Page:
Big buzz about program to turn lawns into pollinator habitat
Published 8:40 pm Friday, August 16, 2019
By Dan Gunderson, Minnesota Public Radio News
The program hasn’t officially started, but Dan Shaw is getting a lot of calls from people wanting to turn lawns into pollinator habitat.
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What’s called the Lawns to Legumes program received $900,000 in funding this year from the Legislative Citizen Commission on Minnesota Resources. The initiative aims to help homeowners convert lawns to perennial native plantings, and Shaw is helping develop the program as senior ecologist for the state Board of Water and Soil Resources.
“We’ve been hearing from a lot of landowners that really just want to get started on habitat with or without cost share funding, so we’re trying to address the diverse needs that we’ve been hearing from land owners that are interested in the program,” Shaw said.
The three year pilot program will have several components, but will begin with at least 20 workshops around the state starting this fall. The program will also be showcased at the Minnesota State Fair.
Over the winter, homeowners will be able to apply for roughly $700,000 in cost share funds for pollinator habitat projects. A priority area for the funding will be where endangered Rusty Patched Bumble Bees live, primarily areas around the Twin Cities.
“For people that are within the Rusty Patched Bumble Bee zone they’ll be eligible for $500,” said Shaw. “People in our secondary pollinator corridors in the state will be eligible for $350, and then people outside of those two areas will be eligible for $150.”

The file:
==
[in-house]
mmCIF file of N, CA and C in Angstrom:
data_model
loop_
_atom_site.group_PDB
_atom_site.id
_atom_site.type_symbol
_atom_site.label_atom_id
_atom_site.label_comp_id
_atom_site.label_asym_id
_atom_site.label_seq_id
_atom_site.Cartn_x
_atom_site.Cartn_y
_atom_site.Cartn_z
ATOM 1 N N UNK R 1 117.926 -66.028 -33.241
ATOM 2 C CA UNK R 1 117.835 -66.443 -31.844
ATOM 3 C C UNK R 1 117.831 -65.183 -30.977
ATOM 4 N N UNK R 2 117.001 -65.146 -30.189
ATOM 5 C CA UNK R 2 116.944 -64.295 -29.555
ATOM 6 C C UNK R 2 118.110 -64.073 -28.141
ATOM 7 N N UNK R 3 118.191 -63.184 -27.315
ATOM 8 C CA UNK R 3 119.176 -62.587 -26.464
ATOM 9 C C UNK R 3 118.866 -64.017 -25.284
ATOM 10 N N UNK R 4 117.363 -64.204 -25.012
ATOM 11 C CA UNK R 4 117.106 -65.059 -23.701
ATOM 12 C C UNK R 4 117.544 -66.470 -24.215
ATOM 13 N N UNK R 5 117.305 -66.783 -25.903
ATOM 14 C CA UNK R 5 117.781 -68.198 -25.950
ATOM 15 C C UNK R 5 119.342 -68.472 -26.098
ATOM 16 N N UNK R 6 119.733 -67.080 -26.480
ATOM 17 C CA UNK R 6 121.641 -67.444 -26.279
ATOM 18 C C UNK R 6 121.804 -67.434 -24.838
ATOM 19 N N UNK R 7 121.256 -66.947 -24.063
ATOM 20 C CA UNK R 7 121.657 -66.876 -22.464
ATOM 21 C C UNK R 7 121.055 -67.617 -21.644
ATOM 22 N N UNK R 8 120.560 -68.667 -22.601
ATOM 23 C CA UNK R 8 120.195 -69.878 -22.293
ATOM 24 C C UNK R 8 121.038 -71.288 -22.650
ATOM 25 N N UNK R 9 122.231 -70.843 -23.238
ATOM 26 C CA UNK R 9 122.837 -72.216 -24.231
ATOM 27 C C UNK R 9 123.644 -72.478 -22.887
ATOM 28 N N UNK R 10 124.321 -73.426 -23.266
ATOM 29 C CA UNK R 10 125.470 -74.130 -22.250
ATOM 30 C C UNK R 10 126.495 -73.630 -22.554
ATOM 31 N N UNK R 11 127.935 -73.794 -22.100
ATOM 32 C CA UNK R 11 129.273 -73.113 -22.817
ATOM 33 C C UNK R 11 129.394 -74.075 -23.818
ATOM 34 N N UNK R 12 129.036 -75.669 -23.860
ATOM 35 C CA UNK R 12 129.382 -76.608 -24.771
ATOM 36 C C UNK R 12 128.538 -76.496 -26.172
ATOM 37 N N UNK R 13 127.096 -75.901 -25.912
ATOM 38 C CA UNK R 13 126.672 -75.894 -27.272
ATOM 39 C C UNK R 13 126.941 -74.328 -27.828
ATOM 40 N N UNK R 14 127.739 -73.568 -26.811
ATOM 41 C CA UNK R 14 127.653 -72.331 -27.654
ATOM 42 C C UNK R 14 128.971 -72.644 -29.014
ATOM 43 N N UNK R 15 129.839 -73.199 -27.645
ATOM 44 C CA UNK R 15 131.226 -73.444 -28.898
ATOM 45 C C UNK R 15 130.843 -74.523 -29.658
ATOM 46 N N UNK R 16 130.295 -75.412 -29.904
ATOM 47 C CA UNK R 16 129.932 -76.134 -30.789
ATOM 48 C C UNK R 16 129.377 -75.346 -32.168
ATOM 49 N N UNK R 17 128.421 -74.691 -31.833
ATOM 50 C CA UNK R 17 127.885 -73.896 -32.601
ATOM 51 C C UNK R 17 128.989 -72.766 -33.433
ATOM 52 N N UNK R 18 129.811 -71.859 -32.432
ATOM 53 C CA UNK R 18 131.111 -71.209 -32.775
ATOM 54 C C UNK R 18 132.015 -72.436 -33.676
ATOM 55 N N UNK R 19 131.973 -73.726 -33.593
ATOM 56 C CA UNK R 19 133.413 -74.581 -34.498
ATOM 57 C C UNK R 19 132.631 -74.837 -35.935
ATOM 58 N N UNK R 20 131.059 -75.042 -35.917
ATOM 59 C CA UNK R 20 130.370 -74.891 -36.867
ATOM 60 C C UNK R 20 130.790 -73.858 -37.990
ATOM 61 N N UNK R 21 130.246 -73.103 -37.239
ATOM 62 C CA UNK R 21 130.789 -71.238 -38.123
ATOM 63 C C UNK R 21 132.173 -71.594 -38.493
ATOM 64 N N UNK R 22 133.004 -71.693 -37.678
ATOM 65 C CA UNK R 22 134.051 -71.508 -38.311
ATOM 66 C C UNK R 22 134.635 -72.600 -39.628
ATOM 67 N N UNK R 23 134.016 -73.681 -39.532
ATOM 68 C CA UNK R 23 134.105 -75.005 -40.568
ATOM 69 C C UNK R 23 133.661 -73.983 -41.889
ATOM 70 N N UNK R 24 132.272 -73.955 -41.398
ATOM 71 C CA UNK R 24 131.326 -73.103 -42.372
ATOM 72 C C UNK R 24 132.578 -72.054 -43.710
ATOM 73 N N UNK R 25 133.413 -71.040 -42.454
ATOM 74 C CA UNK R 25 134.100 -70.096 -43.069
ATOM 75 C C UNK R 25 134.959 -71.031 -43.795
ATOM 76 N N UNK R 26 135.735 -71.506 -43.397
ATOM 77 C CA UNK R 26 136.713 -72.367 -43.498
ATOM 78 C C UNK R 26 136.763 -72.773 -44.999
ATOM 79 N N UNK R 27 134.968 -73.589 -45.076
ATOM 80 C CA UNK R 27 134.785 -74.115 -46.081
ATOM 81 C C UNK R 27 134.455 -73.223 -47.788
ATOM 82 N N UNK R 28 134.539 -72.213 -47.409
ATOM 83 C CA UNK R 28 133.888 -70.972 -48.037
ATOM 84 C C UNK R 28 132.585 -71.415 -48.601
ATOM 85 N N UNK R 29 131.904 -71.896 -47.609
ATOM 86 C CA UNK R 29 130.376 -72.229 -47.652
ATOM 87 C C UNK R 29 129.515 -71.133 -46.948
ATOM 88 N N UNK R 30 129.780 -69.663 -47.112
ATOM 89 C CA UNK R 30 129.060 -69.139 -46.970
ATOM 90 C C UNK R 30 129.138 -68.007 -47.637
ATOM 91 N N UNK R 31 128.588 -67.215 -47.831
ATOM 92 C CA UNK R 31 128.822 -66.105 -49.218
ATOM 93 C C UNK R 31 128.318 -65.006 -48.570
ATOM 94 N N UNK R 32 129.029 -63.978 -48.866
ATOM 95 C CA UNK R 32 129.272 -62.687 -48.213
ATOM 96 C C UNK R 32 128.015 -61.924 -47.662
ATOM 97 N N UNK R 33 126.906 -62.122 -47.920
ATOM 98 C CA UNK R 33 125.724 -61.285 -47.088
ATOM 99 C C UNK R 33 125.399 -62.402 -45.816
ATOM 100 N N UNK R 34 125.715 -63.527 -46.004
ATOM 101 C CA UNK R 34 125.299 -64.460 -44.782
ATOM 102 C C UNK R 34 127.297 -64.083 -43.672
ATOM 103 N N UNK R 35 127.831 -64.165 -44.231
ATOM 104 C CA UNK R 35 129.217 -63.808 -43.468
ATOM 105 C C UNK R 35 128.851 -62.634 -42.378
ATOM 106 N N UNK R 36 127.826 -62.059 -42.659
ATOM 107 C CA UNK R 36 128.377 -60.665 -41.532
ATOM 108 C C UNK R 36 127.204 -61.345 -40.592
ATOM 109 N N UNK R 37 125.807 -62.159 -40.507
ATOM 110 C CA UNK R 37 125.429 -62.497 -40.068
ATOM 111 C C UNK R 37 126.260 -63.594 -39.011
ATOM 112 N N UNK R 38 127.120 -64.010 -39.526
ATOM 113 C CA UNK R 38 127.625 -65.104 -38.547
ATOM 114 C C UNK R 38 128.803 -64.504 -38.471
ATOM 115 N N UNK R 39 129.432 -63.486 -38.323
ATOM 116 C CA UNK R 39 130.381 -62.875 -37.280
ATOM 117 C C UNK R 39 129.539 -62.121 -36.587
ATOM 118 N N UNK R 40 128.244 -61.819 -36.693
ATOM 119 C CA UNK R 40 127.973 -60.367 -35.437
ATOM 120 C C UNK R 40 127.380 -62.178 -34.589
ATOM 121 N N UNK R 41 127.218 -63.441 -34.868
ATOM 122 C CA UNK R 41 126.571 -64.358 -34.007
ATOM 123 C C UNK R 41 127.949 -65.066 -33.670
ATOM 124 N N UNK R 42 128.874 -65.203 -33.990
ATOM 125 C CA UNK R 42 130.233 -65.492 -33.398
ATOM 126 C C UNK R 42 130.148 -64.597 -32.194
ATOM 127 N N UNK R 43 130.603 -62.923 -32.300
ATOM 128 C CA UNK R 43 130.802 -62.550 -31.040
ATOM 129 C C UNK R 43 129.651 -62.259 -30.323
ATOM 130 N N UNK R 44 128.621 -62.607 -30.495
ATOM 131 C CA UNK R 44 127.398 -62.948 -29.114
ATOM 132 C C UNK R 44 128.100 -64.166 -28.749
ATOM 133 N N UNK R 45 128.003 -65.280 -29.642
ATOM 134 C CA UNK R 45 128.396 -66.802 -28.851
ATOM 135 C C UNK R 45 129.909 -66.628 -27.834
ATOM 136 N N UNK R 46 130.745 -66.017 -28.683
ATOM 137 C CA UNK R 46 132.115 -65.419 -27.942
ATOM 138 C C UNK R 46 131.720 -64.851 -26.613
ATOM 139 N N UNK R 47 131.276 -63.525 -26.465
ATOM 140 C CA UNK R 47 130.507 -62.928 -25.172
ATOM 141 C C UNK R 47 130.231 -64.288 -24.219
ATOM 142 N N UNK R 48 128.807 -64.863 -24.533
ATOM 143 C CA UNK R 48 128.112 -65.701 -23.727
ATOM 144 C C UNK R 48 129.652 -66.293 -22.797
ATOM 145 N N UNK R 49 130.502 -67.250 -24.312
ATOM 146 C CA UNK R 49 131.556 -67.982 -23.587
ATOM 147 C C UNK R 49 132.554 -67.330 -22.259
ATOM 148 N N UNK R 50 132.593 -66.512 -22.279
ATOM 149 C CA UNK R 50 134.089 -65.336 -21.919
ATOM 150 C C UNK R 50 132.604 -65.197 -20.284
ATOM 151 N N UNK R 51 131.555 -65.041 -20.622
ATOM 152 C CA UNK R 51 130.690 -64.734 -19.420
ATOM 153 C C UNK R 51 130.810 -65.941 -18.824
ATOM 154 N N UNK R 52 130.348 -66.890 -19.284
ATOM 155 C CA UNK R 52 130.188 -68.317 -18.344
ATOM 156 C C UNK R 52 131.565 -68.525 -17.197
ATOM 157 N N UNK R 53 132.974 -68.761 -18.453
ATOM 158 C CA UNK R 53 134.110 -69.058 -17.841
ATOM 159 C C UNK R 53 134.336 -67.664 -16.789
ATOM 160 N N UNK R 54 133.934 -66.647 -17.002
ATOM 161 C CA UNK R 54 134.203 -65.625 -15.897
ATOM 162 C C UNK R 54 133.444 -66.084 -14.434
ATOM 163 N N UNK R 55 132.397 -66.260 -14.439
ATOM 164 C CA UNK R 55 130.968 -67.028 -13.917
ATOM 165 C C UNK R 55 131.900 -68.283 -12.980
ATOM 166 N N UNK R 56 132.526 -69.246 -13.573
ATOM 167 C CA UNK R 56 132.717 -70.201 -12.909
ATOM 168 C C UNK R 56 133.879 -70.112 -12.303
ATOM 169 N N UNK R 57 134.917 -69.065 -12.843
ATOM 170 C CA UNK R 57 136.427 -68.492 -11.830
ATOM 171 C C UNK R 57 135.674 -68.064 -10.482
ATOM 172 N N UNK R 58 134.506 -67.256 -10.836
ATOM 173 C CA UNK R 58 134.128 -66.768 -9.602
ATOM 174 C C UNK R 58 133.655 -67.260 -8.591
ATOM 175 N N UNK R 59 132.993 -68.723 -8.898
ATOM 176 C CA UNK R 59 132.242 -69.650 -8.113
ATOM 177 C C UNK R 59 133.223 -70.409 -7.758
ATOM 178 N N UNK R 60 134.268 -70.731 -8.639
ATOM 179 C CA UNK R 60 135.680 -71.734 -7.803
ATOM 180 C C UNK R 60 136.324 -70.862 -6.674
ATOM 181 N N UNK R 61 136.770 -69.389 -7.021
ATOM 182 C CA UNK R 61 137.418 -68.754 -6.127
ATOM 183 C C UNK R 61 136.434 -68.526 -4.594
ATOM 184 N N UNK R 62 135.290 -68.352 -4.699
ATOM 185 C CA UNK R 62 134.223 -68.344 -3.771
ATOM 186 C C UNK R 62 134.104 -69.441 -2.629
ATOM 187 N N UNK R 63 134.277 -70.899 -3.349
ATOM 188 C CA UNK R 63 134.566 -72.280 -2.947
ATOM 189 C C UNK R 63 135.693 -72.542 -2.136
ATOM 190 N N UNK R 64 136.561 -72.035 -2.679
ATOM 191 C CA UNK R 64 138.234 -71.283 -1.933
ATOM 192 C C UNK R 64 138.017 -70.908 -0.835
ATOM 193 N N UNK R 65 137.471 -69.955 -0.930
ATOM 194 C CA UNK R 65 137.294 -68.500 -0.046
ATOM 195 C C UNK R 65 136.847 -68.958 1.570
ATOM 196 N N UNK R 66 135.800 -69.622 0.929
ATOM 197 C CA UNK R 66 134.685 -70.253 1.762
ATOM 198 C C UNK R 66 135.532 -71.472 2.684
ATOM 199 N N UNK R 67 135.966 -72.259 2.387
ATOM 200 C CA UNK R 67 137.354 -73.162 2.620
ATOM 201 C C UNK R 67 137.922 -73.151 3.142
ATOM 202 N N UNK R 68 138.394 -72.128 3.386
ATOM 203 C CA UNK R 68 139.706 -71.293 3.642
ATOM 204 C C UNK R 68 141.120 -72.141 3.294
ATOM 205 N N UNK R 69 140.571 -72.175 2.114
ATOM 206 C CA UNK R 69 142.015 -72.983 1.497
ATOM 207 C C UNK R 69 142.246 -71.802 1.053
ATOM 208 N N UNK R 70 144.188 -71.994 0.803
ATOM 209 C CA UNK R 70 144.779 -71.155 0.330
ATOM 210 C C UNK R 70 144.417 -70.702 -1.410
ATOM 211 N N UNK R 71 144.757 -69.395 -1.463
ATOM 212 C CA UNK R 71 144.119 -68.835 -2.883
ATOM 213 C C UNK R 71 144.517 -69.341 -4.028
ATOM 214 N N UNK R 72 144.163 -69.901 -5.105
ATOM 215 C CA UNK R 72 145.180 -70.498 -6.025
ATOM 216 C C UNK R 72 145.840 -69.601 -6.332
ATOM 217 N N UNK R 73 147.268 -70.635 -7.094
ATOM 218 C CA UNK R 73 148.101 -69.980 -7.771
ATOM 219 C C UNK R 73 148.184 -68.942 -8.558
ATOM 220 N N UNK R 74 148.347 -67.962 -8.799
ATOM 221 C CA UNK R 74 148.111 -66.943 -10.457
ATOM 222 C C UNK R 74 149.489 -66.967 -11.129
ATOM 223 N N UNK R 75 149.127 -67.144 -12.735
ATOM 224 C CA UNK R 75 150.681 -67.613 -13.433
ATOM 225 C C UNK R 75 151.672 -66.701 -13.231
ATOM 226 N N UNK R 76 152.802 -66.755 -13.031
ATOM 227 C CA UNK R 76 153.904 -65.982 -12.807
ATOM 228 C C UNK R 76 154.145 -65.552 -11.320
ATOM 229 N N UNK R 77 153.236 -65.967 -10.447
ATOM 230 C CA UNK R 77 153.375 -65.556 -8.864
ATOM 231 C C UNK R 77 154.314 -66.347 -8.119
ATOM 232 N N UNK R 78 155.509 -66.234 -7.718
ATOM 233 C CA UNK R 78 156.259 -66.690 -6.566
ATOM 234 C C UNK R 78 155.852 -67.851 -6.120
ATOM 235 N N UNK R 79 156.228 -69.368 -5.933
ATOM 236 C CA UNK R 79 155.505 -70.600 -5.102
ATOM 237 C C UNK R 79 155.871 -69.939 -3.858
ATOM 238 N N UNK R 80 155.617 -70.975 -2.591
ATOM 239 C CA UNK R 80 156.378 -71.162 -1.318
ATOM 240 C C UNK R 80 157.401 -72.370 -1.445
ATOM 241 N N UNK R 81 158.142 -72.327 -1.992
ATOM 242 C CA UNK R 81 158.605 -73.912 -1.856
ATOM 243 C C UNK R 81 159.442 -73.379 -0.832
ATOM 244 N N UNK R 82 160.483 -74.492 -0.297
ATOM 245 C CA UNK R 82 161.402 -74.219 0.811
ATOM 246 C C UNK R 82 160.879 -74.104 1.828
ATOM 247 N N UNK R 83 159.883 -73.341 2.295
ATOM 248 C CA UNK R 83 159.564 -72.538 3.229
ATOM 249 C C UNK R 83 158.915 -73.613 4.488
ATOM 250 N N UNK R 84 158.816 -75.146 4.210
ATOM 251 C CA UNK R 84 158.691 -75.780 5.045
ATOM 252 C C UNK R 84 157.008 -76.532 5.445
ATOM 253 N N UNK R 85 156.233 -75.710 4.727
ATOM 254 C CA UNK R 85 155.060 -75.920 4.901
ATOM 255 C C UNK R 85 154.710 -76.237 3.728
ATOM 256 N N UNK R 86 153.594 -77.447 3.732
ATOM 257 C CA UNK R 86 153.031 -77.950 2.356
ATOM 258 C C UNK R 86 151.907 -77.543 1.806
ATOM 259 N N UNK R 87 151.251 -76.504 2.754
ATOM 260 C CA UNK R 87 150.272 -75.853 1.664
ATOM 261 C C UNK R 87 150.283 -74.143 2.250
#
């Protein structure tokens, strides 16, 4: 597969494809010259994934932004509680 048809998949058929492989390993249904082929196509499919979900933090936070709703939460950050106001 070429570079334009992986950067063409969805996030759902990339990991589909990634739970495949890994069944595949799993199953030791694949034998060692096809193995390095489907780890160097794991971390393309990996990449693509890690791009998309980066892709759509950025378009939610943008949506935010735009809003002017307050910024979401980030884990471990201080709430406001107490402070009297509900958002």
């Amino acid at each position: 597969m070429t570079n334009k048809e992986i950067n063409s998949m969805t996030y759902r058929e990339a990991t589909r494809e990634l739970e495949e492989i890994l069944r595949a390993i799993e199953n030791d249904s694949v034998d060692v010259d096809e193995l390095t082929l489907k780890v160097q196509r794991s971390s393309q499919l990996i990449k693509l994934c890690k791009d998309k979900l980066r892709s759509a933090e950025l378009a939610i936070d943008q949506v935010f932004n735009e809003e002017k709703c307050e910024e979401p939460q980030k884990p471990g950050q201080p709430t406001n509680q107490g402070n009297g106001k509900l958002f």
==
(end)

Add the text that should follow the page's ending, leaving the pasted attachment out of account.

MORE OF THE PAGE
The goal is to create a lot of small areas of habitat in both urban and rural residential yards that will provide food and shelter for bees and other insects.
“There is research showing that even small plantings can provide a lot of benefit for pollinators, especially if we have enough of them and can create a matrix of the habitat, it can provide a lot of benefits for different pollinators,” said Shaw.
Replacing manicured lawns with perennial plants can also improve water quality by reducing fertilizer runoff from lawns, and the plants provide habitat for birds and other wildlife.
The Board of Water and Soil Resources is the lead agency for the program, but is teaming up with Blue Thumb Partners, a coalition of public and private groups offering guidance and funding to promote landscapes that help protect water quality.
“We really think that for this program to be successful, we need a really large collaboration of conservation partners around the state involved, to help with outreach,” Shaw said. “I really feel that there’s an opportunity here to really expand the amount of habitat within residential land.”
One challenge might be that many cities have ordinances that regulate how lawns must be maintained. They often limit the height of lawn plantings.
Shaw said the agency is working with cities to develop a permit so homeowners can replace turf with native plants without running afoul of local laws.
People who participate in the program will get a sign marking the plantings as pollinator habitat.
A key component of the program will be neighborhood demonstration projects created by local groups to showcase residential pollinator habitat.
“We want to set this up in a way that we can create really good demonstration projects, showing examples of high quality pollinator habitat in different types of landscapes using different plantings,” said Shaw. “And then hopefully expand that to a much greater extent in the future to really get as much pollinator habitat to residential landscapes as we can but then also park lands and commercial lands.”
Shaw said funding for residential pollinator habitat is unique, and in addition to the high level of interest from Minnesota homeowners, he’s been fielding calls from across the country from people wanting more information about the program.